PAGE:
[00:04:57] Thank you. Yes,. So I live in Preston in Lancashire and work there. And basically I have kind of two jobs in essence.

My day job, which I absolutely love, is as a lecturer at the University of Central Lancashire. I’m a lecturer in Business and Enterprise and also the Course Leader for business and marketing. This is something that during the pandemic it came about a lot of us reevaluated.

So, I’ve run my business since 2004. It’s still going strong, but it looks very different now. Obviously with the changes in my kind of life that I made after I kind of reflected during the pandemic, really.

So, now I don’t have a team of staff in my business. I don’t take on client facing projects.

Instead, I focus on my own passion projects, which as you’ve mentioned are very stationery focused. And so that’s how I spend my evenings and my weekends, quite often working on that. And obviously I have a very busy day job, which I love at the university as well. And I also have three children under 11 as well.

So life is, is very busy. But yeah, I feel very, you know, lucky that I’m doing things that I love and that really kind of fire me up and drive me every day, really.

Mich Bondesio:

[00:06:26] That’s fantastic. So, where you’re at in your life and work at the moment, obviously it sounds like you love everything that you do, but having so many things to juggle, I’m sure that it can be challenging as well. So what are the upsides as well as the learning moments that you’re experiencing at the moment?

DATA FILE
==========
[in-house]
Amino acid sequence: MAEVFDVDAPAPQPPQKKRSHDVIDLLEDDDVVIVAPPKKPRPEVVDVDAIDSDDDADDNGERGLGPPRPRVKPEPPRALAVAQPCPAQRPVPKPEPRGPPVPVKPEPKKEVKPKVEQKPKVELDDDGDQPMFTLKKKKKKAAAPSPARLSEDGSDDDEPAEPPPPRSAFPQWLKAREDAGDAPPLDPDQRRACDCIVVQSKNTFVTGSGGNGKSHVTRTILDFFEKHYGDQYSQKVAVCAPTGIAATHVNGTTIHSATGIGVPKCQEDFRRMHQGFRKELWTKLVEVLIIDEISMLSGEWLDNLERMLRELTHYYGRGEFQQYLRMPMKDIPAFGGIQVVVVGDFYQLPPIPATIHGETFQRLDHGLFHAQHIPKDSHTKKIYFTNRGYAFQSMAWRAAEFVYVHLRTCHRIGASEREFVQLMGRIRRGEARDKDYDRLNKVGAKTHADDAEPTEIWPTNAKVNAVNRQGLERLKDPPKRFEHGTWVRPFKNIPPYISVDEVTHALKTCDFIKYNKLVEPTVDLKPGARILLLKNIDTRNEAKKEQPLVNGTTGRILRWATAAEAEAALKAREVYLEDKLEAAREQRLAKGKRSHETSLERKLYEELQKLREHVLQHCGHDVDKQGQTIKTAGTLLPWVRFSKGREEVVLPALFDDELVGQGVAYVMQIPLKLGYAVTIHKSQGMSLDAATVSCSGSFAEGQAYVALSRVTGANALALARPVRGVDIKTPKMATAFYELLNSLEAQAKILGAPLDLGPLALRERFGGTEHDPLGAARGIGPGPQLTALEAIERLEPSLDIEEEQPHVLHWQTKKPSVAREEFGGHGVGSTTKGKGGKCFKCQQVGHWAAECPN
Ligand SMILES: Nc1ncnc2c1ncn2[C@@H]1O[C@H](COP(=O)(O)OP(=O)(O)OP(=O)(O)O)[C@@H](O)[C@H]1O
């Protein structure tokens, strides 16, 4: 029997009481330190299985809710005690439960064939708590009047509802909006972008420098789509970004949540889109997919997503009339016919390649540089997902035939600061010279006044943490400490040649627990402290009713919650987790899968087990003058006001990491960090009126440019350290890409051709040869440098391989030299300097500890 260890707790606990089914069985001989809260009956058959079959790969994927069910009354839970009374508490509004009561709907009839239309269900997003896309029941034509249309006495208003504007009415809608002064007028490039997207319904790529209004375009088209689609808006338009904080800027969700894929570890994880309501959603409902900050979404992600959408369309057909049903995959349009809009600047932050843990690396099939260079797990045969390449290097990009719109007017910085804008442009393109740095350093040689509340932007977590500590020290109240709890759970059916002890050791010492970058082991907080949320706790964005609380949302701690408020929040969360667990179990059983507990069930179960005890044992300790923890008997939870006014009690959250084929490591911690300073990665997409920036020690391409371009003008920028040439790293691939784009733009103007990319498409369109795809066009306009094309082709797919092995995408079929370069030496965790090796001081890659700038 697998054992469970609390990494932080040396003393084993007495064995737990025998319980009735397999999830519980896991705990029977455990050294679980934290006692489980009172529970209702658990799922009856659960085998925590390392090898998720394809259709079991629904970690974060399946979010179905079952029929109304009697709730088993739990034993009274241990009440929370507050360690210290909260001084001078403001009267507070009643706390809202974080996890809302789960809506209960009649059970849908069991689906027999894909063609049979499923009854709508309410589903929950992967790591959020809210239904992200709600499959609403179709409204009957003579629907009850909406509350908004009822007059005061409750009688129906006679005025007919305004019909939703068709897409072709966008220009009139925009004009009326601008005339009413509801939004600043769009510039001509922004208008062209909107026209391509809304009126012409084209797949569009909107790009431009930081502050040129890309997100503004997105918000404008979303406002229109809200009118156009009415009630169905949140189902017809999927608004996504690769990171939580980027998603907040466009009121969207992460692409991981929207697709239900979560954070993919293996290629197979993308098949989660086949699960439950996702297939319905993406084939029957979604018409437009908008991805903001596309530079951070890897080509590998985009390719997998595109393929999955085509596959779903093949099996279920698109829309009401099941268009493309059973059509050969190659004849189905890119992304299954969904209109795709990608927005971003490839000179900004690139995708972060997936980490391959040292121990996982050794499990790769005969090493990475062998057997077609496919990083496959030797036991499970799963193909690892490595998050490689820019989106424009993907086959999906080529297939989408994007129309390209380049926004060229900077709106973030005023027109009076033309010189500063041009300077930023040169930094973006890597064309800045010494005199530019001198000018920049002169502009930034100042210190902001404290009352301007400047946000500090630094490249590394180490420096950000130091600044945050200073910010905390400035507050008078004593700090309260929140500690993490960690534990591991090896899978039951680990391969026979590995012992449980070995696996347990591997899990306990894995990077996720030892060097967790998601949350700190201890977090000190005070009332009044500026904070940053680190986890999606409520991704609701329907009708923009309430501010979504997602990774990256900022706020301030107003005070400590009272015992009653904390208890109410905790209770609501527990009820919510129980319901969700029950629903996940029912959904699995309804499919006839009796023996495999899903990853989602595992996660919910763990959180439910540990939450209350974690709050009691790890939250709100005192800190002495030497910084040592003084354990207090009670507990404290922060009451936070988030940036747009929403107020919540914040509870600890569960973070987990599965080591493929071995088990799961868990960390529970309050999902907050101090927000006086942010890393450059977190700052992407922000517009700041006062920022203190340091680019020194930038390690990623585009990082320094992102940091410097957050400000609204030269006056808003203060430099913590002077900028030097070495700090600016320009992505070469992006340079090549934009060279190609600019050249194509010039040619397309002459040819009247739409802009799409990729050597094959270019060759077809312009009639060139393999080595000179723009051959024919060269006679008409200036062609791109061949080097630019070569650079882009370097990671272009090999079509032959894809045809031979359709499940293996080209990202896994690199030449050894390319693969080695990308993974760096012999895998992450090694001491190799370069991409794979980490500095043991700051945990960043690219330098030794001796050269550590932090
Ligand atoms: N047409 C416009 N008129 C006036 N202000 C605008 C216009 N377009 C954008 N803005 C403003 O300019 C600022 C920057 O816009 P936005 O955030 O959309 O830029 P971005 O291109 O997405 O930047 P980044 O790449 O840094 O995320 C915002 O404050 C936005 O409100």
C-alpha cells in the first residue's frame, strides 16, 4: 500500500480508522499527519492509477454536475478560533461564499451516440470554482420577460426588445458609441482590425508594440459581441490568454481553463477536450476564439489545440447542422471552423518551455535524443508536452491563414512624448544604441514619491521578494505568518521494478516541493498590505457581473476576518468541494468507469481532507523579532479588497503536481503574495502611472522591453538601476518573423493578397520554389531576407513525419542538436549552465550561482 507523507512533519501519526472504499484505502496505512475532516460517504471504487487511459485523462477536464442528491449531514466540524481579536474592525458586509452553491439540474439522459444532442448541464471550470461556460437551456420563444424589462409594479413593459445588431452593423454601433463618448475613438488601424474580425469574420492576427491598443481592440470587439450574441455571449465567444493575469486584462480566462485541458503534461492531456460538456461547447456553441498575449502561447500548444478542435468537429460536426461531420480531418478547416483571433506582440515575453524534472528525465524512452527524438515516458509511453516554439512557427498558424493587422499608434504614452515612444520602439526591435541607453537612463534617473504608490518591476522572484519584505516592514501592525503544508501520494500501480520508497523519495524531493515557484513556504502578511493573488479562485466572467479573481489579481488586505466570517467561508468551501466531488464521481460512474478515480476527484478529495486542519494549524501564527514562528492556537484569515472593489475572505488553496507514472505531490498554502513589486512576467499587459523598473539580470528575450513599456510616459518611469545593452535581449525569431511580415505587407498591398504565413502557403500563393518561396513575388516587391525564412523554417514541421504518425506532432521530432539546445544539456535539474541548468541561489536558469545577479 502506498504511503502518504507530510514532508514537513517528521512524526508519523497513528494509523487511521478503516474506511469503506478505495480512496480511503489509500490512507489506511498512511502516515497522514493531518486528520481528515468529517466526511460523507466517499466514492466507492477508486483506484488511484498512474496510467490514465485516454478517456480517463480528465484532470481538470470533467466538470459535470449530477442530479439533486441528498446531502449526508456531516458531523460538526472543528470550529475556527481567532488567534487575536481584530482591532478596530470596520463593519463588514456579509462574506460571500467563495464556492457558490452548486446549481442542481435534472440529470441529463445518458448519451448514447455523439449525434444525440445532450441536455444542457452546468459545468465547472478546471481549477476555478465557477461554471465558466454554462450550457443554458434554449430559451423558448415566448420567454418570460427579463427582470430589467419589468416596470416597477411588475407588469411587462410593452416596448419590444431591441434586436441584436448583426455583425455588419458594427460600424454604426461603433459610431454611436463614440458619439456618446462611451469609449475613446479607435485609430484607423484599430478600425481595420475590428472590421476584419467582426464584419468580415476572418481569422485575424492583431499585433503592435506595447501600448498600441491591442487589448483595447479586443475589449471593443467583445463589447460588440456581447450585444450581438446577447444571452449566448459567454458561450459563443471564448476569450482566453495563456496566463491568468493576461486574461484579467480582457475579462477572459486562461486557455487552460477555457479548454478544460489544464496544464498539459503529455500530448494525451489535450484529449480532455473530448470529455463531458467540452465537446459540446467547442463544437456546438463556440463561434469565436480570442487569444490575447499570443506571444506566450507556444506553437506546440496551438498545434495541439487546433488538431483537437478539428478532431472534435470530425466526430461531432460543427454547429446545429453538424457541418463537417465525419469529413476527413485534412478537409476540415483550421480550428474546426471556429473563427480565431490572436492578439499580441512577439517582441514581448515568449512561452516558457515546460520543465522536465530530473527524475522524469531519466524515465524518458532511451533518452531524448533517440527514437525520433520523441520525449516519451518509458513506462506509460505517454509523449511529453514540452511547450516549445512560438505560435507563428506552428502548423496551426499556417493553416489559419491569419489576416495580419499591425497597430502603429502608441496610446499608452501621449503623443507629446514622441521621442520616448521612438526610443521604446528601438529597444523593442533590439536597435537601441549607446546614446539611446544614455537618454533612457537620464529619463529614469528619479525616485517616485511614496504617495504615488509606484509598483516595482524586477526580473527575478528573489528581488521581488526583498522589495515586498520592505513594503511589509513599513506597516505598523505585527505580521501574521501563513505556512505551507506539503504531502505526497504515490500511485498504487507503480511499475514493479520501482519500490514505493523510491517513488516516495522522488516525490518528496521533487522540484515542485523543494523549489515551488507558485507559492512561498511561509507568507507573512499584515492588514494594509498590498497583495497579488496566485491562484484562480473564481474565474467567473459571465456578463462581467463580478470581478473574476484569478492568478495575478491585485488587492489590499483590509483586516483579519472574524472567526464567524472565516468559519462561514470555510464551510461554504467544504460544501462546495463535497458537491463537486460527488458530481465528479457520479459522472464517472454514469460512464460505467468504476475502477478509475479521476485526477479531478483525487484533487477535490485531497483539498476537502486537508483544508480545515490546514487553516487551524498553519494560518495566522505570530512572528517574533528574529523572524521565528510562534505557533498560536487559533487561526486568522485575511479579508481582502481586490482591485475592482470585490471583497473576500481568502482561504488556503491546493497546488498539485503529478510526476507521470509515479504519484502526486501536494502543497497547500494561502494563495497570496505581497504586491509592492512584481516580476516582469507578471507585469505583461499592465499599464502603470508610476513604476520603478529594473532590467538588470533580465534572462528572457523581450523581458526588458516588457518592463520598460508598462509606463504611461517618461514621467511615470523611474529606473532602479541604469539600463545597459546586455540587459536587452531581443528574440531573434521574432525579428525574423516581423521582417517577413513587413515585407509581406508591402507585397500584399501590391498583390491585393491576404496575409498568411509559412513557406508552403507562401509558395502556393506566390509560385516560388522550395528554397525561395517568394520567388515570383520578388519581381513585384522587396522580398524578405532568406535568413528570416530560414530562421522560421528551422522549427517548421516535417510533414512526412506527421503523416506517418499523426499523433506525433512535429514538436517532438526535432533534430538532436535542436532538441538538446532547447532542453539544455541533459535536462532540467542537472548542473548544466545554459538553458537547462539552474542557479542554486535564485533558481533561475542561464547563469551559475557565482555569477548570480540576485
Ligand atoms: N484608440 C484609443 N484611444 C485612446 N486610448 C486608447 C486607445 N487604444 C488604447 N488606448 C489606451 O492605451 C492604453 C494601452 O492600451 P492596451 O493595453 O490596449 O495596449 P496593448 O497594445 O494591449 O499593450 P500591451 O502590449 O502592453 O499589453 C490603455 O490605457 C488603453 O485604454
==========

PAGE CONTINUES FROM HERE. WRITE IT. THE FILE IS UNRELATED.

Becki Cross:

[00:06:42] Definitely. Yeah, it is. you know, challenging. I think organisation is the key and having structure where you can. But obviously, bearing in mind that in my day job, I’m no longer my own boss. And obviously, it is driven by the needs of the students that I teach and the people that I work for as well. So I think organisation is the kind of crux of it that kind of keeps me feeling in control and feeling that I can deal with whatever is thrown at me into my path, really.

So yeah, obviously as we mentioned, we’re both big fans of that paper productivity, and for me throughout my kind of career, I’ve often used or tried to use many kinds of digital planning projects, but for me, I find I always come back to, you know, paper and pen and mapping things out and visualising it. And so I am very, very focused on, you know, when I’m in my day job, I don’t want to be thinking about my side hustle or, you know, my business.

And vice versa. So how I kind of manage it is I have. Multiple planners. So I have a planner for my day job. I have a planner for my business. I have a planner for my personal life and family life. And so I know for many people that would sound unmanageable having three different planners, but that really works for me that I can focus on what I need to you know, for that day, for that week, for that month and then swap my hats at the relevant time.